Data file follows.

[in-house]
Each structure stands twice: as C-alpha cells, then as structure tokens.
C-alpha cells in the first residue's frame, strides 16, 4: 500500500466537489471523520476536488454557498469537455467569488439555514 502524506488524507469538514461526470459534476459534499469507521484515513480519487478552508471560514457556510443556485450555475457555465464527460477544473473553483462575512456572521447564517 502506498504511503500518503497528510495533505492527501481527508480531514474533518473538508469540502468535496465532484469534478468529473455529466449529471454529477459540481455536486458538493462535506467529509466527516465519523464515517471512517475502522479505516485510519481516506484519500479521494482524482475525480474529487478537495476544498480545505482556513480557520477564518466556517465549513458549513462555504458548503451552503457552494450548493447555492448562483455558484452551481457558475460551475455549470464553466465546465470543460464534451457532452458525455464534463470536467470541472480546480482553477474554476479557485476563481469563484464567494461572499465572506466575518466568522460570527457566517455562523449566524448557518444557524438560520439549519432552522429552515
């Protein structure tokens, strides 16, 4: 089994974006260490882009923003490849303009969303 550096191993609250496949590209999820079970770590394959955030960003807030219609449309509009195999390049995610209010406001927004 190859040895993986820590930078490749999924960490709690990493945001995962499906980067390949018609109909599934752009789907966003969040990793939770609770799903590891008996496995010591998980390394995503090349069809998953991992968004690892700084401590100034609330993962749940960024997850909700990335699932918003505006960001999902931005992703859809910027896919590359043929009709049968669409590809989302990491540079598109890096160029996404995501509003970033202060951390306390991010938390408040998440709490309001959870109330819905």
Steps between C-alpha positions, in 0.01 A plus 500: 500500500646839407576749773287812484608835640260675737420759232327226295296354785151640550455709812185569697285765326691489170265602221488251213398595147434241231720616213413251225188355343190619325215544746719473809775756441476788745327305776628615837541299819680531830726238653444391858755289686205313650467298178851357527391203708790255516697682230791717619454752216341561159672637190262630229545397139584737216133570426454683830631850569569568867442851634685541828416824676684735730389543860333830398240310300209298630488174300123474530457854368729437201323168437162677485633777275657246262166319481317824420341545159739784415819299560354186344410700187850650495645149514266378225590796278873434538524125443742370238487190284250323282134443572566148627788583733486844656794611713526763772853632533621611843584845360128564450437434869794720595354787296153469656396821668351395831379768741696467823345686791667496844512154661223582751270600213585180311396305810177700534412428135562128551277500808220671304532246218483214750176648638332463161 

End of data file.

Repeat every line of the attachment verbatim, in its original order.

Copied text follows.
[in-house]
Each structure stands twice: as C-alpha cells, then as structure tokens.
C-alpha cells in the first residue's frame, strides 16, 4: 500500500466537489471523520476536488454557498469537455467569488439555514 502524506488524507469538514461526470459534476459534499469507521484515513480519487478552508471560514457556510443556485450555475457555465464527460477544473473553483462575512456572521447564517 502506498504511503500518503497528510495533505492527501481527508480531514474533518473538508469540502468535496465532484469534478468529473455529466449529471454529477459540481455536486458538493462535506467529509466527516465519523464515517471512517475502522479505516485510519481516506484519500479521494482524482475525480474529487478537495476544498480545505482556513480557520477564518466556517465549513458549513462555504458548503451552503457552494450548493447555492448562483455558484452551481457558475460551475455549470464553466465546465470543460464534451457532452458525455464534463470536467470541472480546480482553477474554476479557485476563481469563484464567494461572499465572506466575518466568522460570527457566517455562523449566524448557518444557524438560520439549519432552522429552515
């Protein structure tokens, strides 16, 4: 089994974006260490882009923003490849303009969303 550096191993609250496949590209999820079970770590394959955030960003807030219609449309509009195999390049995610209010406001927004 190859040895993986820590930078490749999924960490709690990493945001995962499906980067390949018609109909599934752009789907966003969040990793939770609770799903590891008996496995010591998980390394995503090349069809998953991992968004690892700084401590100034609330993962749940960024997850909700990335699932918003505006960001999902931005992703859809910027896919590359043929009709049968669409590809989302990491540079598109890096160029996404995501509003970033202060951390306390991010938390408040998440709490309001959870109330819905």
Steps between C-alpha positions, in 0.01 A plus 500: 500500500646839407576749773287812484608835640260675737420759232327226295296354785151640550455709812185569697285765326691489170265602221488251213398595147434241231720616213413251225188355343190619325215544746719473809775756441476788745327305776628615837541299819680531830726238653444391858755289686205313650467298178851357527391203708790255516697682230791717619454752216341561159672637190262630229545397139584737216133570426454683830631850569569568867442851634685541828416824676684735730389543860333830398240310300209298630488174300123474530457854368729437201323168437162677485633777275657246262166319481317824420341545159739784415819299560354186344410700187850650495645149514266378225590796278873434538524125443742370238487190284250323282134443572566148627788583733486844656794611713526763772853632533621611843584845360128564450437434869794720595354787296153469656396821668351395831379768741696467823345686791667496844512154661223582751270600213585180311396305810177700534412428135562128551277500808220671304532246218483214750176648638332463161 